Beyond the incentives for the adoption of eco-responsible reflexes in terms of technology, some countries believe that it is time to toughen up the tone to obtain tangible results. This is the case with Germany.
The European Commission hopes to impose five-year software support for smartphones in order to combat planned obsolescence. Insufficient in the eyes of Germany, whose government insists that this minimum period be extended to seven years, as regards both operating system updates and security updates.
Updates, but also spare parts and delivery times
With such a measure, our neighbors across the Rhine would like to force smartphone manufacturers to adopt a more eco-responsible approach. Similarly, Berlin would like the said manufacturers to be required to offer spare parts for their devices for a period of time (six years for tablets). Parts for which the invoice could be capped and the delivery time necessarily less than five days.
Germany has set 2023 as a deadline for the implementation of such measures which, as we can imagine, do not only make manufacturers happy. From one brand to another, smartphone tracking and responsiveness to updates can indeed vary widely. Most of the time, software tracking is done over two years and security updates over three. As for spare parts, some firms would like to have to respect such commitments only concerning screens and batteries.
More restrictive measures
In France, the recently introduced repairability index allows each consumer to have an idea of the monitoring that will be provided by the manufacturer of a smartphone (but also other products such as laptops). This index could evolve in the long term towards one of sustainability, more general and taking into account these software considerations to fight globally against planned obsolescence. However, these are incentives that come with no constraints. However, according to Germany, it is time to force the hand of the manufacturers to create a more virtuous ecosystem from an ecological point of view.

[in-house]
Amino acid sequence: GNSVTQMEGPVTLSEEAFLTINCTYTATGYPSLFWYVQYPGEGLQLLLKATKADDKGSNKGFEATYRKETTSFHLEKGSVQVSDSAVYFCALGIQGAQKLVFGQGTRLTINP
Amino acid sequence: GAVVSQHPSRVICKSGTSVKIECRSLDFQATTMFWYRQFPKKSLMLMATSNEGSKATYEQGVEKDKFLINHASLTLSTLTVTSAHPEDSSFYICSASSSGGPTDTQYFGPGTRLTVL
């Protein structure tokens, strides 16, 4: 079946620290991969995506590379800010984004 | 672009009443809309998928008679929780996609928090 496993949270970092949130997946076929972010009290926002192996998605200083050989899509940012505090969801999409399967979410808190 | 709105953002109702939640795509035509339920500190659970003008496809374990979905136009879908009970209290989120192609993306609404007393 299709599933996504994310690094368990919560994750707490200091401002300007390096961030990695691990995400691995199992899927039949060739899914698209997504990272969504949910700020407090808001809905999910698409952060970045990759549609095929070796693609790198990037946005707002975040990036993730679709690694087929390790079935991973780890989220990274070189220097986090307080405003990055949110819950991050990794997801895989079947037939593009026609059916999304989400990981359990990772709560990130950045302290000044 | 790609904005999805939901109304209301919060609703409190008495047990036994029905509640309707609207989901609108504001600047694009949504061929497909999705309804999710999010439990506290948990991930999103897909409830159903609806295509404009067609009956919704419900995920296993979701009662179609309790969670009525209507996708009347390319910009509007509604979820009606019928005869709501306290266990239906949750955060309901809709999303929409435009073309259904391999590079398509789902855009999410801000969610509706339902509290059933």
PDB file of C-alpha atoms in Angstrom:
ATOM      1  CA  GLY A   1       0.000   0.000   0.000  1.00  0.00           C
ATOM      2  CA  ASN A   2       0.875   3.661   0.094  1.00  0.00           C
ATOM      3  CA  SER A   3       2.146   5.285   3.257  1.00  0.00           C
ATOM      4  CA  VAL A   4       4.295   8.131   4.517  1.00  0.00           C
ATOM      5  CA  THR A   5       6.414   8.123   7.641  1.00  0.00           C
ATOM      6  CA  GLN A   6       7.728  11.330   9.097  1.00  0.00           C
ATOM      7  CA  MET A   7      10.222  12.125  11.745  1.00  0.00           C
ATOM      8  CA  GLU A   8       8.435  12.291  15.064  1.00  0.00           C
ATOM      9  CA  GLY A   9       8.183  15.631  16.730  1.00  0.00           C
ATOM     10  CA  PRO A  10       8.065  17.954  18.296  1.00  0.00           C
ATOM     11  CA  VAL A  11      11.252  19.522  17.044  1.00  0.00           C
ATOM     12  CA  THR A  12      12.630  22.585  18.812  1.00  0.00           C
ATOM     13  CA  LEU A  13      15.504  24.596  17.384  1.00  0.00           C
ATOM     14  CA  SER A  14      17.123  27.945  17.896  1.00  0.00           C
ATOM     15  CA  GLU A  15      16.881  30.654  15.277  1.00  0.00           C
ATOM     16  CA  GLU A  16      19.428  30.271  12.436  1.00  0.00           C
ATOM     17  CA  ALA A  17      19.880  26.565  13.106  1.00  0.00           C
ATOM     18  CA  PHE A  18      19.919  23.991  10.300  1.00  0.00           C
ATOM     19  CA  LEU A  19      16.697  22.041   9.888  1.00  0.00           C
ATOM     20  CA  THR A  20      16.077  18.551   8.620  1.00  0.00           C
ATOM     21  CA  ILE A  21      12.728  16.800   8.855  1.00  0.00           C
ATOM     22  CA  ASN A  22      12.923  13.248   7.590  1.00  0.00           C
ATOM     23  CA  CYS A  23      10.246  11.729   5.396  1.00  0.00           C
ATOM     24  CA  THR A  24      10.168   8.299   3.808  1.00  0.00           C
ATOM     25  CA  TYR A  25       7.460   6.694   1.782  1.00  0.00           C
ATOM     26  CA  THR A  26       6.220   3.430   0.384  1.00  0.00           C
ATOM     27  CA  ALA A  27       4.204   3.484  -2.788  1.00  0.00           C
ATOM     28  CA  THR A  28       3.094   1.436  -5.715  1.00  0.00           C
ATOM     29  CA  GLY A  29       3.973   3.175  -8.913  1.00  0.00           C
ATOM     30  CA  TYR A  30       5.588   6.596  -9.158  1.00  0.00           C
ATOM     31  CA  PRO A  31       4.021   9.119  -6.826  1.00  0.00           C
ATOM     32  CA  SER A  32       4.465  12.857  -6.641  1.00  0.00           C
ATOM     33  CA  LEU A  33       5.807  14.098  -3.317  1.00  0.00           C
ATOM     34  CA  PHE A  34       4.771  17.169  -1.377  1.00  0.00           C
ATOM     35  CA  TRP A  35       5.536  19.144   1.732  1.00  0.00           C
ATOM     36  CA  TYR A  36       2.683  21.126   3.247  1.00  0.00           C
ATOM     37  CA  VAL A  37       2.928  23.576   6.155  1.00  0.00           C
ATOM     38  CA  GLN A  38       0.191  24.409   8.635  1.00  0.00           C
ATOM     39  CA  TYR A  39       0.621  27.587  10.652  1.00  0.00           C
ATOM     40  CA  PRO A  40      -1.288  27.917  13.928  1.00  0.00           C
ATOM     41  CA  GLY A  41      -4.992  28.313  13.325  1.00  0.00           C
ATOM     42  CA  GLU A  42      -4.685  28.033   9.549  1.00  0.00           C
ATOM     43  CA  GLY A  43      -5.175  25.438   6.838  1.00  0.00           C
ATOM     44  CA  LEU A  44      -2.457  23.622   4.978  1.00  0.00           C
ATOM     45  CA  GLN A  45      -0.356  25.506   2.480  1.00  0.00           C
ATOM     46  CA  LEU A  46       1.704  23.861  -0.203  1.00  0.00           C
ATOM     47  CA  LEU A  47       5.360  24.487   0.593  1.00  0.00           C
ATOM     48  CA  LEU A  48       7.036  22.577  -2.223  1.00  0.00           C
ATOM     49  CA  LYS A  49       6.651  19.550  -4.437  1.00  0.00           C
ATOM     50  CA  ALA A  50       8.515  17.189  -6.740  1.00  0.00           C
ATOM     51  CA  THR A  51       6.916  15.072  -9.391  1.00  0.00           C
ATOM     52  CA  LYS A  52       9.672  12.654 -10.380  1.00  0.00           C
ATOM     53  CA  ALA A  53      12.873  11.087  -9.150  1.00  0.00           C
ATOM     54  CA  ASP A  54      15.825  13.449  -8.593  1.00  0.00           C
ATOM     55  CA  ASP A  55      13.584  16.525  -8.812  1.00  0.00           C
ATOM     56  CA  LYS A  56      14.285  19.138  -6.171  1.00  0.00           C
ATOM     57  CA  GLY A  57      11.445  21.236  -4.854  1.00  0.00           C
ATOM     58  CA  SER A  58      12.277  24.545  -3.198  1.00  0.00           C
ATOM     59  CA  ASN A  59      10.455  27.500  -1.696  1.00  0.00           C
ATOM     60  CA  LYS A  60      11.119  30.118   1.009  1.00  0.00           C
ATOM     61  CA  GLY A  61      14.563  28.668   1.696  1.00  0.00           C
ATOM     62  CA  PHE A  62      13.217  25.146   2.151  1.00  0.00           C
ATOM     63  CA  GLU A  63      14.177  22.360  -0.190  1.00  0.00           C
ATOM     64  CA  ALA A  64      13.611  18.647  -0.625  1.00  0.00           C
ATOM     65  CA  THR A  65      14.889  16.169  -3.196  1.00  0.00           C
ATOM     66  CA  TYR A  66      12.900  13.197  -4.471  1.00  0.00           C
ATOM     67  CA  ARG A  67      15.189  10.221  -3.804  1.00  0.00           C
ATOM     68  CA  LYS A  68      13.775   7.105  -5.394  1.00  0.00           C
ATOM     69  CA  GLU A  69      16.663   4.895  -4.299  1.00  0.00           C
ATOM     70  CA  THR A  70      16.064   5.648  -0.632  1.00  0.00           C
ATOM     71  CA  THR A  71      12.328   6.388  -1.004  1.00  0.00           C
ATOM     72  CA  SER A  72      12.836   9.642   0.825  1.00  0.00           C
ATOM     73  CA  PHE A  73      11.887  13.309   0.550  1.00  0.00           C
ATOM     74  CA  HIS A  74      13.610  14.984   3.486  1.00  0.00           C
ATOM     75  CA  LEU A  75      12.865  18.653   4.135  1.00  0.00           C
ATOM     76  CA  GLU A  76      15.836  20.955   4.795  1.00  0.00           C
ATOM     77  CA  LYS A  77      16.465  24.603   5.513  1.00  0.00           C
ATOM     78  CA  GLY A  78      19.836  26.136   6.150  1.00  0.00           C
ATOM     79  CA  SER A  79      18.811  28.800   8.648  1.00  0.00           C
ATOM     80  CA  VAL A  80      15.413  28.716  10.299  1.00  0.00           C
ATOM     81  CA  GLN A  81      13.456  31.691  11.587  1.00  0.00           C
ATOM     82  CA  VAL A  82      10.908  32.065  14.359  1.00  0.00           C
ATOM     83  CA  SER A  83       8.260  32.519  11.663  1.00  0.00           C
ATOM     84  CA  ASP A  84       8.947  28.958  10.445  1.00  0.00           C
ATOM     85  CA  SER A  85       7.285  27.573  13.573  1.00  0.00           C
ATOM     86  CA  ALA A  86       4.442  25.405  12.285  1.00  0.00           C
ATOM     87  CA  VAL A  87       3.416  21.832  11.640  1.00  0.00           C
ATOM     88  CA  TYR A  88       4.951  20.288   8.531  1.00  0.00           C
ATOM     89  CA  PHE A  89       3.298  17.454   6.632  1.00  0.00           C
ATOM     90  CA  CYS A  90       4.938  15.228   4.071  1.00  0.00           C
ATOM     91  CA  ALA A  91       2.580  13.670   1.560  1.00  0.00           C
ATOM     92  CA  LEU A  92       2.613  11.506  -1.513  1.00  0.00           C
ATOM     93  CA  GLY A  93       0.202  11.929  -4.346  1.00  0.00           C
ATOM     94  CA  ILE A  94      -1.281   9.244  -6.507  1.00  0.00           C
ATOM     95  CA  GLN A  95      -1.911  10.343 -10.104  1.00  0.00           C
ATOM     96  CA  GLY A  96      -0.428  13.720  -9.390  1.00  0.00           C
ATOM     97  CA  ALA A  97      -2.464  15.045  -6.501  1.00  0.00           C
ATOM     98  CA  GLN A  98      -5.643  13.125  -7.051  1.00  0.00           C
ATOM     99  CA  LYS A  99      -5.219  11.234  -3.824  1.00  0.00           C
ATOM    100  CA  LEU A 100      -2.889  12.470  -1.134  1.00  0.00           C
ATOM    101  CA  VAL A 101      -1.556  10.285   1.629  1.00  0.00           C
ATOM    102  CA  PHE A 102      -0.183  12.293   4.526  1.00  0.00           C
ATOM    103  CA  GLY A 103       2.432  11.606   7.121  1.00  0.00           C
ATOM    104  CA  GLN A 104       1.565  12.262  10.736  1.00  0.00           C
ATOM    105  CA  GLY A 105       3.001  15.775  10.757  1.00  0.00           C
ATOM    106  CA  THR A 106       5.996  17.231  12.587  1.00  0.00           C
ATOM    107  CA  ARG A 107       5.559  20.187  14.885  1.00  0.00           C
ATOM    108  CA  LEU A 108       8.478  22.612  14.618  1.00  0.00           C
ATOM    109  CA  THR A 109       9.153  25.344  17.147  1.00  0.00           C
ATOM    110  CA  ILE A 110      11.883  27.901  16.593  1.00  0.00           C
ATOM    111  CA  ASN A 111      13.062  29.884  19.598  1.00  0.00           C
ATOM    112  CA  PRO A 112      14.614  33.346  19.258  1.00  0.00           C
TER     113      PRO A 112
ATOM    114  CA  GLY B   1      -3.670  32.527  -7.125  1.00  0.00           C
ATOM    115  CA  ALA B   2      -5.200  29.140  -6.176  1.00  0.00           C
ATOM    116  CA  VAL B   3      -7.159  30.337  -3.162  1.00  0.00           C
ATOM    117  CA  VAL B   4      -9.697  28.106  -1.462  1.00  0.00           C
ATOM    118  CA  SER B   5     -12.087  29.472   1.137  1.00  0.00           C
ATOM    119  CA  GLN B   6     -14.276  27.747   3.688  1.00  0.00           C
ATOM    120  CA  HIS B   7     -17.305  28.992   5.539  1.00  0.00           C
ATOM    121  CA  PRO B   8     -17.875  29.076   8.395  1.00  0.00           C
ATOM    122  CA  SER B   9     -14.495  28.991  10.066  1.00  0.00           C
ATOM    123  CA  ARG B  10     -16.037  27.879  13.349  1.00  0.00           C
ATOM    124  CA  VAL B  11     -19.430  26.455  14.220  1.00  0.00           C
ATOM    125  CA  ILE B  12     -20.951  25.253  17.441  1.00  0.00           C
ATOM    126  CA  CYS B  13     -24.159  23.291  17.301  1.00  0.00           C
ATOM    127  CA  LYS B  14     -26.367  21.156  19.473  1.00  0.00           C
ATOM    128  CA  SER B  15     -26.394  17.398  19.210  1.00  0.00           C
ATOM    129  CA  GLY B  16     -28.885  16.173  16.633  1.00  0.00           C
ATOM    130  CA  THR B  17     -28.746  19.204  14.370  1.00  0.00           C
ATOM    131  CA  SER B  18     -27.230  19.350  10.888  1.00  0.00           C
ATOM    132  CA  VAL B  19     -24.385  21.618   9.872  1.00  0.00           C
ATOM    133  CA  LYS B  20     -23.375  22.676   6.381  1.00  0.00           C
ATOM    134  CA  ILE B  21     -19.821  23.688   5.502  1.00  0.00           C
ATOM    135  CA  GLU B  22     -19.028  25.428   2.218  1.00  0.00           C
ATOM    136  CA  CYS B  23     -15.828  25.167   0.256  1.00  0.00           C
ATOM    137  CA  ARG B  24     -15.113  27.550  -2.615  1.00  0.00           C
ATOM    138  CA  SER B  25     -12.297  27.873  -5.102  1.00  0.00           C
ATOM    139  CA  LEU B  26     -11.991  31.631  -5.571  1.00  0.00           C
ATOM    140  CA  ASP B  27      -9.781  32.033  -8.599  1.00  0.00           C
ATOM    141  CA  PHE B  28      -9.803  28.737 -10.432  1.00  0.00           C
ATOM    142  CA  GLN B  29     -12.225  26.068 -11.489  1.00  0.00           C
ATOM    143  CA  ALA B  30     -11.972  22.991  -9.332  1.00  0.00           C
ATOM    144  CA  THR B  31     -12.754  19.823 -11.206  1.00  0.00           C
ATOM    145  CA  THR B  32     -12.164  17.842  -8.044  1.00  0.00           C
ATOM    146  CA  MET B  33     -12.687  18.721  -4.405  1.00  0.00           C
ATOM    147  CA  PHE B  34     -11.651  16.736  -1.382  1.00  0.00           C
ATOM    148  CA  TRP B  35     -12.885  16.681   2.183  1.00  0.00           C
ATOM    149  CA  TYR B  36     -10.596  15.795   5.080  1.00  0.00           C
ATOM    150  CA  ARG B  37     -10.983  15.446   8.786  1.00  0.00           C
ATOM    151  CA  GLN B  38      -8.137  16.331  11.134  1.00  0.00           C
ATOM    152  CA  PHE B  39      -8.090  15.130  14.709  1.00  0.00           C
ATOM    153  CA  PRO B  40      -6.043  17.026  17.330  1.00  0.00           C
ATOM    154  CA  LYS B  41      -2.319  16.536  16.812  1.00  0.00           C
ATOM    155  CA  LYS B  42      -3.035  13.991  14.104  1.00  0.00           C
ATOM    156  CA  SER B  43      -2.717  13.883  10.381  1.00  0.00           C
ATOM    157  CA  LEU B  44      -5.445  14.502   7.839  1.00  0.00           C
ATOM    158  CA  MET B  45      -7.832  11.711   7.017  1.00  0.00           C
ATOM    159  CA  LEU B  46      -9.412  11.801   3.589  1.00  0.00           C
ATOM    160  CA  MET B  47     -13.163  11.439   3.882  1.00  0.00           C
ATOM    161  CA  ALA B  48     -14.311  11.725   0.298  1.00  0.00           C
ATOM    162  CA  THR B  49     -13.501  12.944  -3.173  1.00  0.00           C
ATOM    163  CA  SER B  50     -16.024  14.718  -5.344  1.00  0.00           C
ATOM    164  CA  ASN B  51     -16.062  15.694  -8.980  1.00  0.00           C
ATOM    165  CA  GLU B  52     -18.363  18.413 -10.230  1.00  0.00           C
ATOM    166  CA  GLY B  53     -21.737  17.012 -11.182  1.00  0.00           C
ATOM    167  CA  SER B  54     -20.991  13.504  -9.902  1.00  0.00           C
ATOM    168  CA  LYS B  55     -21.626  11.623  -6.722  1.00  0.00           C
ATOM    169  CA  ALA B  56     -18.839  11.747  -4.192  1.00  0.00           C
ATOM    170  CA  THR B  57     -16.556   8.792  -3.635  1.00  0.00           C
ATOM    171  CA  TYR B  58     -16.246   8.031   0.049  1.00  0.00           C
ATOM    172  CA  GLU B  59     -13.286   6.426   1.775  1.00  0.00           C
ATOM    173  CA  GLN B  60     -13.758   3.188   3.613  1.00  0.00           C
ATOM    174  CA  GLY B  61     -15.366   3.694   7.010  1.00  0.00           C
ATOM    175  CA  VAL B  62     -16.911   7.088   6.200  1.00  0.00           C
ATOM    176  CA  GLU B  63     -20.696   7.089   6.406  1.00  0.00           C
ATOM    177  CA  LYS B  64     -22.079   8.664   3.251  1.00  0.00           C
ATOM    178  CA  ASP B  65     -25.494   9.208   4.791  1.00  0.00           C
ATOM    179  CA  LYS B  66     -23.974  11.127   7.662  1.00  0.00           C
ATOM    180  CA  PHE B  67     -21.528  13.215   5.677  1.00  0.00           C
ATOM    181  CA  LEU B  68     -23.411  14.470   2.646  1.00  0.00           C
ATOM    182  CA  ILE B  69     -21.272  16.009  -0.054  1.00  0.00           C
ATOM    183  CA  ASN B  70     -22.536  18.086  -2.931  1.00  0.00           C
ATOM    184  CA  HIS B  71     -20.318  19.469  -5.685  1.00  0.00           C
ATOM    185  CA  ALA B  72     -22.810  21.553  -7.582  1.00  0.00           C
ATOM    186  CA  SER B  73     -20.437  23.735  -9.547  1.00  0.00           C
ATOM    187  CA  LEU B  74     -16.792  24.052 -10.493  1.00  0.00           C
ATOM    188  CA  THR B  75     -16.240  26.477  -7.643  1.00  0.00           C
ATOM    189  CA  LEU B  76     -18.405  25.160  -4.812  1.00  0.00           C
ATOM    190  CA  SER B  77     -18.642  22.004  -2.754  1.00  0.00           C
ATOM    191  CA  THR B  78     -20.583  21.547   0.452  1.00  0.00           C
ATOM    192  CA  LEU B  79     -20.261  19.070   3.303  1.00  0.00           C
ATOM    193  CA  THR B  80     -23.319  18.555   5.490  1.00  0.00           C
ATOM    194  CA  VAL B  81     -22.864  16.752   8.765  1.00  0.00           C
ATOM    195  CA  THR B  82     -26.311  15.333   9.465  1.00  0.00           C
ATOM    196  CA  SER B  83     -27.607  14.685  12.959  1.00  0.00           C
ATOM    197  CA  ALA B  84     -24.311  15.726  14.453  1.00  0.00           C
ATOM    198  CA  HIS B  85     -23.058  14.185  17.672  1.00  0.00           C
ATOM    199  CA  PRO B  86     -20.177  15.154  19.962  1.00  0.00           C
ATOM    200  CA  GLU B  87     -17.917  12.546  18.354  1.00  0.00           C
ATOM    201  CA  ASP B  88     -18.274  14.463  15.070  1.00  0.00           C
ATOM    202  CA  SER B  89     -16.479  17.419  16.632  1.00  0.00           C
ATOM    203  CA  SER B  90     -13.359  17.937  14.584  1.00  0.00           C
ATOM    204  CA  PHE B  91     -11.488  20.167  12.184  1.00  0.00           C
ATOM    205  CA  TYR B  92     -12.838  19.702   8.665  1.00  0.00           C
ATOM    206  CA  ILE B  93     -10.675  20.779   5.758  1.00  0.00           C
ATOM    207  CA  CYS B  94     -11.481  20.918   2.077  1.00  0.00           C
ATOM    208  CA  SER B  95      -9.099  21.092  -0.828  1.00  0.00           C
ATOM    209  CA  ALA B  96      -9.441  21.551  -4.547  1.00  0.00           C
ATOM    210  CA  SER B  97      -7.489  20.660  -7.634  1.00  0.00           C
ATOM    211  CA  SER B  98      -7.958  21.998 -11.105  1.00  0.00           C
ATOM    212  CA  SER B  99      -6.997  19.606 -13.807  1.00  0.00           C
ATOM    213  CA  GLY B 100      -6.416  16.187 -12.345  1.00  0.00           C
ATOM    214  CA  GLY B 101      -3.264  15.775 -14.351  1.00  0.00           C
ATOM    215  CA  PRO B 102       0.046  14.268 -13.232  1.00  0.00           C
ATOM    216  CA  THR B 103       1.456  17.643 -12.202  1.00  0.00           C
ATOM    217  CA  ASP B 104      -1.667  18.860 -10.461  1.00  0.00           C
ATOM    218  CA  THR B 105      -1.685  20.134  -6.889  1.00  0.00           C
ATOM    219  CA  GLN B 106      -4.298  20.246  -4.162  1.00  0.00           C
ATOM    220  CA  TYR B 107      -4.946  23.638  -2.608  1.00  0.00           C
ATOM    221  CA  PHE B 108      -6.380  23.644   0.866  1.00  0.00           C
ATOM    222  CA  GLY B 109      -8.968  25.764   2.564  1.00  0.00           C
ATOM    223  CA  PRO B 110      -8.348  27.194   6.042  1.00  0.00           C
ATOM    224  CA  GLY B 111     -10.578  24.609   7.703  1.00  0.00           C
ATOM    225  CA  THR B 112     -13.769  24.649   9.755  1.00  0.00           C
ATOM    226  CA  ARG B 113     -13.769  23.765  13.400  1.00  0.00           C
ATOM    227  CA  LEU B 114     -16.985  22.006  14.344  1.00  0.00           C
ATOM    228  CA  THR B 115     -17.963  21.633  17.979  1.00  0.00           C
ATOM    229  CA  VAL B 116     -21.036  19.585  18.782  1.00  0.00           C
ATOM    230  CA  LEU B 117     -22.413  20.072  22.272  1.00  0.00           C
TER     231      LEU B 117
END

Technically, a few questions still arise. If the smartphone renewal cycle tends to lengthen, the refurbished sector is booming and everyone is well aware that efforts are needed in terms of ecology, it is not easy to imagine the technological jewels that we have in our pocket will work for seven years. In the tech world, such a period can seem like an eternity as habits, uses and needs change rapidly.
A lifecycle that is already lengthening
Nevertheless, it is no longer possible to deny a part of deleterious waste for the environment linked to these products which have a very high ecological cost (it would take 70 kg of raw materials to manufacture a single phone, according to a Senate report). It is also logical – and somewhat reassuring – to see certain States move forward on ambitious environmental strategies concerning these issues.
Manufacturers will have to adapt to these new constraints and some say they are ready to accompany such changes, such as Samsung, which is already seeing that the average duration of use of its mobiles has fallen from 21 to 29 months over the past five years. Apple, for its part, already recalls that it supports its software on a number of generations of smartphones much greater than its competitors, which cannot be taken away from it.
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